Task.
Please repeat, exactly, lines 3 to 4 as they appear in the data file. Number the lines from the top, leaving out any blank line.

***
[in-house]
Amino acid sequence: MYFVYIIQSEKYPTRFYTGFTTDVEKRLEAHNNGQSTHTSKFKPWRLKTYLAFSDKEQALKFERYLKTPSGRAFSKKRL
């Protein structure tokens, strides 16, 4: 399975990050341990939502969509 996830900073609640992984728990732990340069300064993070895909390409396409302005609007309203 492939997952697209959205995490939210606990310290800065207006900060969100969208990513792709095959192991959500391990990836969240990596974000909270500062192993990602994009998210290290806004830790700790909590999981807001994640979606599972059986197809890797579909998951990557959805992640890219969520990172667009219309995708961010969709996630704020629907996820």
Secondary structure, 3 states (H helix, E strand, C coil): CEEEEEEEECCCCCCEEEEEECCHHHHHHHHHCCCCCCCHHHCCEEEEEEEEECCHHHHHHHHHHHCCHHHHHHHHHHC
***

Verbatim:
């Protein structure tokens, strides 16, 4: 399975990050341990939502969509 996830900073609640992984728990732990340069300064993070895909390409396409302005609007309203 492939997952697209959205995490939210606990310290800065207006900060969100969208990513792709095959192991959500391990990836969240990596974000909270500062192993990602994009998210290290806004830790700790909590999981807001994640979606599972059986197809890797579909998951990557959805992640890219969520990172667009219309995708961010969709996630704020629907996820």
Secondary structure, 3 states (H helix, E strand, C coil): CEEEEEEEECCCCCCEEEEEECCHHHHHHHHHCCCCCCCHHHCCEEEEEEEEECCHHHHHHHHHHHCCHHHHHHHHHHC